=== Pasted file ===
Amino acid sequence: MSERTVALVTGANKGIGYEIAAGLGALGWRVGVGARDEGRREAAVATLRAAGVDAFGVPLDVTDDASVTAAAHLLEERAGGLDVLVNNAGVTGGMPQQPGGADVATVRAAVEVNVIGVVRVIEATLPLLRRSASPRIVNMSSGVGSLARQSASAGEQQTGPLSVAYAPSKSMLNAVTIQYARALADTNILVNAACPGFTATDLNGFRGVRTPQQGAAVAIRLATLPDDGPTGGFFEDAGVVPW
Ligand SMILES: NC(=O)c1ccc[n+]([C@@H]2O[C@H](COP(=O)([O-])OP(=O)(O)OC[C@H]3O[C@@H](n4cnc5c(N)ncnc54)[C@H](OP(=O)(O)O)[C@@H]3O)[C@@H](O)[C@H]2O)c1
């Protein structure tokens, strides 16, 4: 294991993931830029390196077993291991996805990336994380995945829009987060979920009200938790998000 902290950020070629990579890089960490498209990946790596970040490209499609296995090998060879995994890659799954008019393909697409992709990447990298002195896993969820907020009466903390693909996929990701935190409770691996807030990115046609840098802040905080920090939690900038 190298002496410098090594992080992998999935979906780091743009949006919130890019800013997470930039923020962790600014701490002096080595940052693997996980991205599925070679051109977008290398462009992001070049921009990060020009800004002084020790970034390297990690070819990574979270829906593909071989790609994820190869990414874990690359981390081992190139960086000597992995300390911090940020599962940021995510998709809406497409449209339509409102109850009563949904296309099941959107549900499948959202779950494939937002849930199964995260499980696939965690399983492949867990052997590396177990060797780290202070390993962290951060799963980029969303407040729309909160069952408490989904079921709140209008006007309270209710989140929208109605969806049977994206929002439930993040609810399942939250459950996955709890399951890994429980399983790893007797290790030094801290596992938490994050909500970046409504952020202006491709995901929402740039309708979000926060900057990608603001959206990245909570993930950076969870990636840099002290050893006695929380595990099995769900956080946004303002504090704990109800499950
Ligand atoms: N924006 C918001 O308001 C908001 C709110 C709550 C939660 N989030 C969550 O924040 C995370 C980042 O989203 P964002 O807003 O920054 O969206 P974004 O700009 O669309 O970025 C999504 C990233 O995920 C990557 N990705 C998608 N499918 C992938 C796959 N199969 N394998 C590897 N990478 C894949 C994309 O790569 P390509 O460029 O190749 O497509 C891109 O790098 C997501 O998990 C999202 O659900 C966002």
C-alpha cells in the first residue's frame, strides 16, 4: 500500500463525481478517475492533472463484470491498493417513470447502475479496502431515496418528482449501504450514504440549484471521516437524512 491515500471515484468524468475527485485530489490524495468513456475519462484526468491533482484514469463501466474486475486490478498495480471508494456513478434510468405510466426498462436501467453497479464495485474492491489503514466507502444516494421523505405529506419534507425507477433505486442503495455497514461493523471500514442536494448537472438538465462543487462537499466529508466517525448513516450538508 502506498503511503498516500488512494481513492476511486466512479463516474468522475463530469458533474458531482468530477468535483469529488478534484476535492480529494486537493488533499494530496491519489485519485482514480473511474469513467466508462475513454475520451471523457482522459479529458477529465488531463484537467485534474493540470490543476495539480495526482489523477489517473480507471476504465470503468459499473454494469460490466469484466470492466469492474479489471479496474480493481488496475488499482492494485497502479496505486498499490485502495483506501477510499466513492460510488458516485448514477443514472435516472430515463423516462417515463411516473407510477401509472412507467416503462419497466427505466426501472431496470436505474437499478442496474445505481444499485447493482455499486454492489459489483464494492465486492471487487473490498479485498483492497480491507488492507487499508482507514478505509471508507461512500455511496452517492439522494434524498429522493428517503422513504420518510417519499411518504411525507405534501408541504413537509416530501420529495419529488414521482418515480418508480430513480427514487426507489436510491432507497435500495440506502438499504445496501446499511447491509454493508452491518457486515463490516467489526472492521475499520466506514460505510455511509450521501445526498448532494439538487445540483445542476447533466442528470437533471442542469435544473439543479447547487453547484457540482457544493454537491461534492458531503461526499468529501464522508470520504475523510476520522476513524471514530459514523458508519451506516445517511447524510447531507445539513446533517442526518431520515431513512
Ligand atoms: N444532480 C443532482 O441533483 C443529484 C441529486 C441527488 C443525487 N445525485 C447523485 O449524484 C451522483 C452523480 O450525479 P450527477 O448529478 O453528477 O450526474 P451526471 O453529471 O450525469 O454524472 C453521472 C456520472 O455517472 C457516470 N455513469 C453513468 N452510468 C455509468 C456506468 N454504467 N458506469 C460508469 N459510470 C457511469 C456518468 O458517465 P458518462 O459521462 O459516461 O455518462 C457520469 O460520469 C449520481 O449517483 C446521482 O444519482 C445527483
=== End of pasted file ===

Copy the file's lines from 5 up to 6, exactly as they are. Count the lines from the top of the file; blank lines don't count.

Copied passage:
C-alpha cells in the first residue's frame, strides 16, 4: 500500500463525481478517475492533472463484470491498493417513470447502475479496502431515496418528482449501504450514504440549484471521516437524512 491515500471515484468524468475527485485530489490524495468513456475519462484526468491533482484514469463501466474486475486490478498495480471508494456513478434510468405510466426498462436501467453497479464495485474492491489503514466507502444516494421523505405529506419534507425507477433505486442503495455497514461493523471500514442536494448537472438538465462543487462537499466529508466517525448513516450538508 502506498503511503498516500488512494481513492476511486466512479463516474468522475463530469458533474458531482468530477468535483469529488478534484476535492480529494486537493488533499494530496491519489485519485482514480473511474469513467466508462475513454475520451471523457482522459479529458477529465488531463484537467485534474493540470490543476495539480495526482489523477489517473480507471476504465470503468459499473454494469460490466469484466470492466469492474479489471479496474480493481488496475488499482492494485497502479496505486498499490485502495483506501477510499466513492460510488458516485448514477443514472435516472430515463423516462417515463411516473407510477401509472412507467416503462419497466427505466426501472431496470436505474437499478442496474445505481444499485447493482455499486454492489459489483464494492465486492471487487473490498479485498483492497480491507488492507487499508482507514478505509471508507461512500455511496452517492439522494434524498429522493428517503422513504420518510417519499411518504411525507405534501408541504413537509416530501420529495419529488414521482418515480418508480430513480427514487426507489436510491432507497435500495440506502438499504445496501446499511447491509454493508452491518457486515463490516467489526472492521475499520466506514460505510455511509450521501445526498448532494439538487445540483445542476447533466442528470437533471442542469435544473439543479447547487453547484457540482457544493454537491461534492458531503461526499468529501464522508470520504475523510476520522476513524471514530459514523458508519451506516445517511447524510447531507445539513446533517442526518431520515431513512
Ligand atoms: N444532480 C443532482 O441533483 C443529484 C441529486 C441527488 C443525487 N445525485 C447523485 O449524484 C451522483 C452523480 O450525479 P450527477 O448529478 O453528477 O450526474 P451526471 O453529471 O450525469 O454524472 C453521472 C456520472 O455517472 C457516470 N455513469 C453513468 N452510468 C455509468 C456506468 N454504467 N458506469 C460508469 N459510470 C457511469 C456518468 O458517465 P458518462 O459521462 O459516461 O455518462 C457520469 O460520469 C449520481 O449517483 C446521482 O444519482 C445527483